Fun with Python and vSphere

How I learned about various automation tools via chasing down a small, infuriating problem

I have been working on a couple of really cool projects as of recent, partially to learn Python and be a better programmatic thinker, but also to try building something cool that could then be used by others for their own needs. I’m pretty close to announcing something on that latter end, but for now, I want to document my adventures with a variety of vCenter-specific tools that could come in handy.

The problem: Programmatically finding the vCenter GUID

I am a Global Solutions Architect at Zerto, which provides a data protection software suite that protects, among other things, vSphere VMs. The way that Zerto identifies resources within a vSphere environment is by concatenating the vCenter GUID, also referred to as the serverGuid, along with the moRef. It will look something like this:


The reason why Zerto does this, by the way, is because it’s very possible to have duplicate moRefs in any given environment, so the specific vCenter GUID was prepended as a way to uniquely identify the resource in question.

Getting the moRef of an object was easy and can be done via the Zerto API. Getting the vCenter GUID, however, is more of a challenge, especially from an automation perspective.

The GUID is not hard for an administrator to find, by the way. There are several ways to get this identifier:

  1. You can log into vCenter via the HTML5 client and navigate to the vCenter Server Appliance under Hosts and Clusters. In the URL that pops up, an objectId that looks like this will appear: urn:vmomi:VirtualMachine:vm-10:d322b019-58d4-4d6f-9f8b-d28695a716c0. This last part is the GUID!
  2. You can access it through the Managed Object Browser, or MOB. The MOB can be accessed through a web browser at https://ip.of.your.vcenter/mob. Under content.about you will find the instance UUID.
  3. You can get it through PowerCLI, the PowerShell-driven CLI utility for vSphere, with Get-VC -Server <hostname or IP address of vCenter> | fl
  4. You can also get it through the vCenter Server Appliance shell and by getting the contents of cat /etc/vmware-vpx/instance.cfg

The challenge that I had was that none of these solutions would work for me. I wanted to do everything natively in Python, without having to hard code it or make the admin do more work than absolutely necessary. So, what now?

pyVmomi and the VMware vSphere Automation SDK for Python

Spoiler alert: the way that I solved my problem was through pyVmomi. I was chasing the VMware vSphere Automation SDK for Python because that got me a lot of good info about what was running in vSphere, but it was a red herring!!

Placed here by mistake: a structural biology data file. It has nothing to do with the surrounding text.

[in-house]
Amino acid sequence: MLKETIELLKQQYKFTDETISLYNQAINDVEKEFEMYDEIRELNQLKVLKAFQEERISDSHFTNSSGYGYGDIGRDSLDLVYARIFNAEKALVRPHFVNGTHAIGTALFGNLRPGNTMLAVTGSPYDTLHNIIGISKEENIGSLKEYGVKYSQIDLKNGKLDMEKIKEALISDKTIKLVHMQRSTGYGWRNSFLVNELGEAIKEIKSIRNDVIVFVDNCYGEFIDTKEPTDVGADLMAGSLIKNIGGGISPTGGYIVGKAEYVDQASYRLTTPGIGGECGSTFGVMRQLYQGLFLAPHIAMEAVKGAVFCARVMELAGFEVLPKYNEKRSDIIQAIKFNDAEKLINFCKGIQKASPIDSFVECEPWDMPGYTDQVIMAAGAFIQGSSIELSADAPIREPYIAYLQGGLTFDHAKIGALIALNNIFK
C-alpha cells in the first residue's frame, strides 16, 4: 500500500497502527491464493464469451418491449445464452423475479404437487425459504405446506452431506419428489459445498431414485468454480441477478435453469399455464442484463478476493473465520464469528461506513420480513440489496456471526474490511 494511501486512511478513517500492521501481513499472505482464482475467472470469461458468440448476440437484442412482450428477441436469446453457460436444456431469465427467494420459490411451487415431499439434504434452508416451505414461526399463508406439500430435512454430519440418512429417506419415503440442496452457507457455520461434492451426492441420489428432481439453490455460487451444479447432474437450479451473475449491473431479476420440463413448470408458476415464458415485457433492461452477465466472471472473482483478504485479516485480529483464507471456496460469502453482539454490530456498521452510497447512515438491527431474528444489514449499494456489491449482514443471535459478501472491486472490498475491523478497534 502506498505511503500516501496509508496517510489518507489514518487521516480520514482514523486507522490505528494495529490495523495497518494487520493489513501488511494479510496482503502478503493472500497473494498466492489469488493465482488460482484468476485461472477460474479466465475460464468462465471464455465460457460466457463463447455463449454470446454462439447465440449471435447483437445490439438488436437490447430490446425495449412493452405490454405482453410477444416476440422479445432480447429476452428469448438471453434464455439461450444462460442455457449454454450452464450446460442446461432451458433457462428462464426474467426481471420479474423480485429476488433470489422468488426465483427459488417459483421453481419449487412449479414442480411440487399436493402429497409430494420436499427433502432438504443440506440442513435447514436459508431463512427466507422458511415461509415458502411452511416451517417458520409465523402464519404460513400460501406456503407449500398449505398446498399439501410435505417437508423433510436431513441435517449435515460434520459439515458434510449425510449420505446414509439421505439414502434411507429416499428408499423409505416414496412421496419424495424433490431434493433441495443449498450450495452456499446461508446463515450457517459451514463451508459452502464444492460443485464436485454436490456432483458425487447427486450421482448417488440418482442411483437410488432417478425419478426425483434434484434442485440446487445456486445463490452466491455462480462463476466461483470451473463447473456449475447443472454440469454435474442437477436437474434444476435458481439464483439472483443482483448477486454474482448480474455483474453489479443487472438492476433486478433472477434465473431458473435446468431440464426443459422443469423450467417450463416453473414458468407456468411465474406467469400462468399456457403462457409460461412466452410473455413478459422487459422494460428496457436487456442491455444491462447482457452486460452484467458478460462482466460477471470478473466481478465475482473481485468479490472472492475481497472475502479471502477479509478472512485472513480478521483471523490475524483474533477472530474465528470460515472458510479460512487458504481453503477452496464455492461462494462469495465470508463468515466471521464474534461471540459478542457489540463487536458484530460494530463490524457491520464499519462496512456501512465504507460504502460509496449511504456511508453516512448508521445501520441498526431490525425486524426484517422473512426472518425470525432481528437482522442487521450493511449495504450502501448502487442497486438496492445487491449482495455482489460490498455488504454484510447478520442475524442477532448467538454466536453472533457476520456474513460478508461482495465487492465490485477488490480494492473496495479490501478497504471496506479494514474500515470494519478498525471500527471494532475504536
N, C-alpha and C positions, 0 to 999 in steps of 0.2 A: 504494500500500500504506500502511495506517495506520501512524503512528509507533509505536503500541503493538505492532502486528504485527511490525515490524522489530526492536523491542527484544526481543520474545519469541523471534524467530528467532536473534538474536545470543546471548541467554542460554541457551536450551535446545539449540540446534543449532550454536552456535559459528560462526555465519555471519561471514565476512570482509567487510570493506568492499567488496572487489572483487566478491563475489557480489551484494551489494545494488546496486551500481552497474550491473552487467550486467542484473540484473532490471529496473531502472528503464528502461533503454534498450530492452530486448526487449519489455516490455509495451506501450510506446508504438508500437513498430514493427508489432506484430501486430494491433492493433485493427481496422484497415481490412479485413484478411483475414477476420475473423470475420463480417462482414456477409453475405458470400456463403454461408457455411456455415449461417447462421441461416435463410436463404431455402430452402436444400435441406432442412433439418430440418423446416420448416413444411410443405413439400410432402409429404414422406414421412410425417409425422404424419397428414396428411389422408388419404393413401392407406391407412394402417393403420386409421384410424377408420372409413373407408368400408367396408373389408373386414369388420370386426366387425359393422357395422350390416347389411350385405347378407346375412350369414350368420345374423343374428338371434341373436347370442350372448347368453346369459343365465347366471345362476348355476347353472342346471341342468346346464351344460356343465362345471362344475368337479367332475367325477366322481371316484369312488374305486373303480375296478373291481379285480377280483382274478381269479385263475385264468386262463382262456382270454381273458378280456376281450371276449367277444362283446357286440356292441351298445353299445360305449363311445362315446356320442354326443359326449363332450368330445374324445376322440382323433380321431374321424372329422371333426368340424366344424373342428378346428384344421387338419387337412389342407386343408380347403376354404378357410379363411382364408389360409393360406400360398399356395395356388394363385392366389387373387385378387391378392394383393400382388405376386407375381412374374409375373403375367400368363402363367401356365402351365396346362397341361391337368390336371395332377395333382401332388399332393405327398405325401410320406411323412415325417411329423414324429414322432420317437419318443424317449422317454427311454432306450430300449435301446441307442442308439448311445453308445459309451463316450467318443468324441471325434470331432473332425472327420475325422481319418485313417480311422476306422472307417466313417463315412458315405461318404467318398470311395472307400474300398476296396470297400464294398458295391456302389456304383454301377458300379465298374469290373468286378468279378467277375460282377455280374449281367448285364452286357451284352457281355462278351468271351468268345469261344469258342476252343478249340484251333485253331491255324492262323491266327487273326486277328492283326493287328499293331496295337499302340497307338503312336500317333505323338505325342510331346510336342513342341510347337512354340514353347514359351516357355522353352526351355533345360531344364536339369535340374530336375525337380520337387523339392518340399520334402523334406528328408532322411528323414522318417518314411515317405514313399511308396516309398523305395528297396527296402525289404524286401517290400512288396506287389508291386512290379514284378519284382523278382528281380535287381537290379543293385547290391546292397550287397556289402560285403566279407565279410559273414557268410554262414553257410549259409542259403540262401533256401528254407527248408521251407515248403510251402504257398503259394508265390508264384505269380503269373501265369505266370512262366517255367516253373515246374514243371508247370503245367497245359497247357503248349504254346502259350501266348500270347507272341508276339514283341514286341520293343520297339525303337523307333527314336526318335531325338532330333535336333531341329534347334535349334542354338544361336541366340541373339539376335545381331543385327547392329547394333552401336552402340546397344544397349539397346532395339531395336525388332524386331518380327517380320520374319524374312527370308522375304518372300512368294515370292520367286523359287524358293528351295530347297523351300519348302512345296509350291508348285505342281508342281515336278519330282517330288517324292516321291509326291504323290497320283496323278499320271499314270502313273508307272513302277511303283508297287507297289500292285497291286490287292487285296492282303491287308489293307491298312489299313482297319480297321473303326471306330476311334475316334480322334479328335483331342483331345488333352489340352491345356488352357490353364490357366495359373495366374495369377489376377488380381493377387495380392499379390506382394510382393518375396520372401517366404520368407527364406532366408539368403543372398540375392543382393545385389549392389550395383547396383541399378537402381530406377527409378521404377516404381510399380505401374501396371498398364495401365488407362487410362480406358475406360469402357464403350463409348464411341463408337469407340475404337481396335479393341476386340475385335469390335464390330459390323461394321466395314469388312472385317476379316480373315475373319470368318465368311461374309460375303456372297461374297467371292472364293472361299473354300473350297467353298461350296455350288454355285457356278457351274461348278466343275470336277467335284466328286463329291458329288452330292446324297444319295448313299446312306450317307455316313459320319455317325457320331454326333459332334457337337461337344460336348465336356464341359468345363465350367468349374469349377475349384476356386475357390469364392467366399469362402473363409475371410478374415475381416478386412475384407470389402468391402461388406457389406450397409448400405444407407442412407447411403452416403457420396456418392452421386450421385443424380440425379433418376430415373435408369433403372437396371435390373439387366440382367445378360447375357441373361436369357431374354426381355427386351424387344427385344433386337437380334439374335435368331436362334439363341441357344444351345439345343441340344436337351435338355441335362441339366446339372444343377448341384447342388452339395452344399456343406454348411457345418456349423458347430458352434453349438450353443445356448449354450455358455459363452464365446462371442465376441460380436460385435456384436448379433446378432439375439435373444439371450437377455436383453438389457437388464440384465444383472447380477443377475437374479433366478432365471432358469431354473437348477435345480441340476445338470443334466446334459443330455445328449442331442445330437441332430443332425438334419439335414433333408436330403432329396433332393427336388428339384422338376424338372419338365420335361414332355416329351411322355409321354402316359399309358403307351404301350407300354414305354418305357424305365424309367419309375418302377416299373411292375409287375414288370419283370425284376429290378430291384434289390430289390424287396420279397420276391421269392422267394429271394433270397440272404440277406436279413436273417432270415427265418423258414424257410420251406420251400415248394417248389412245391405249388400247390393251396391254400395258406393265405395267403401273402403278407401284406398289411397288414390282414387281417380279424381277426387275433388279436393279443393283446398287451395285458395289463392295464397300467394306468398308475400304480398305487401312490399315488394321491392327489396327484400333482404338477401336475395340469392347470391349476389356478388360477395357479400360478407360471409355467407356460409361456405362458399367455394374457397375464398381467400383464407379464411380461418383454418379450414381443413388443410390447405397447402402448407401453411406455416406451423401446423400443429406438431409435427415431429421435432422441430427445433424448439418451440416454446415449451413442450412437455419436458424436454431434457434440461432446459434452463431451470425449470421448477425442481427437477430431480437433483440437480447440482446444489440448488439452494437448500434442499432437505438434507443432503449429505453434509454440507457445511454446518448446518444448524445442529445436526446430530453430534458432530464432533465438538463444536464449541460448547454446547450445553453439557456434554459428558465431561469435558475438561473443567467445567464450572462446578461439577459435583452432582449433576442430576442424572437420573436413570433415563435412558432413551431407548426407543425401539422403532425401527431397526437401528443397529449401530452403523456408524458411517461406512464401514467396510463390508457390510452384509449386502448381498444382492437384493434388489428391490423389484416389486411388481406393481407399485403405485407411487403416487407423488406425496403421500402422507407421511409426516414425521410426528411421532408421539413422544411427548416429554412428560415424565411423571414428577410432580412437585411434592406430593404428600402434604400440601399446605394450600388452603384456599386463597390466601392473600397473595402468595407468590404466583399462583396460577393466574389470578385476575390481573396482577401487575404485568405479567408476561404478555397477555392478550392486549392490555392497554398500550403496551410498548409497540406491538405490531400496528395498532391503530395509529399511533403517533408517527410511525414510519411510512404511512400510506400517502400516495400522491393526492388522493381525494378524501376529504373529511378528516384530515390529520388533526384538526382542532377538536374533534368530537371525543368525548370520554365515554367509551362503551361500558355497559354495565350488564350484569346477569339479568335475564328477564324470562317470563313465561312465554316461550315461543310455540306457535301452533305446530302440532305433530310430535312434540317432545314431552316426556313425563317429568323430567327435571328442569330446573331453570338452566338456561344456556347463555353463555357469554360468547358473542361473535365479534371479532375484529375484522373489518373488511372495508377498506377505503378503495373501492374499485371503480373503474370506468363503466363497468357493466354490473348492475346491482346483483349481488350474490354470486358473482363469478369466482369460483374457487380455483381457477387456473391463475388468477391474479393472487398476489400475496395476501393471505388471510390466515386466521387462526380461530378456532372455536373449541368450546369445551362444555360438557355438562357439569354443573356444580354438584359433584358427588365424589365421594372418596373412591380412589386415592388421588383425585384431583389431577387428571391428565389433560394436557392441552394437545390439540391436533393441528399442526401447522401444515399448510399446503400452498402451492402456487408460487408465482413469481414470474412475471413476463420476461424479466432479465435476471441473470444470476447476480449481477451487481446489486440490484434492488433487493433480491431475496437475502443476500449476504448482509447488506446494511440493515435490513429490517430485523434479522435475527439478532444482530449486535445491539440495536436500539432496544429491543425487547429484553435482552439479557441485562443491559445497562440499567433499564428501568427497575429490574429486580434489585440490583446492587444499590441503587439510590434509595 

Both pyVmomi and the Automation SDK for Python are officially maintained and managed by VMware and they serve similar purposes — in fact, the Automation SDK requires pyVmomi be installed as a dependency.

The SDK has allowed me to do some pretty cool things like get a list of all tags or all VMs in a single vCenter inventory. Furthermore, there are vCenter-specific calls that you can run and get info on, like HA information. It was because of this that I was chasing my GUID problem through this library. It turns out, though, that all I needed to do was use pyVmomi and establish a SmartConnect session. From there, the session can be used very similarly to the MOB.

import ssl, requests

ssl._create_default_https_context = ssl._create_unverified_context
context = ssl.create_default_context()
context.check_hostname = False
context.verify_mode = ssl.CERT_NONE
c = SmartConnect(host='', user='administrator@lab.local', pwd='!super@secret@password$')

Links and further reading


vSphere Automation SDK for Python

Other related links


Thank you to the great and powerful Ariel Sanchez Mora ( for his guidance and help!

A selfish [virtualized] look at 2016-2017

(image credit to Ken Horn,

So the last year and a half has been wild.


In 2016, I left my employer and pursued a new opportunity with a data protection company called Zerto, which is where I reside and work today as a solutions engineer. Zerto provides an enterprise-class solution for business continuity, disaster recovery, and application mobility, and as someone that has been doing data protection for about a decade, it’s very refreshing to work on a platform that a.) works well and b.) gets people excited about data protection, a traditionally dry topic.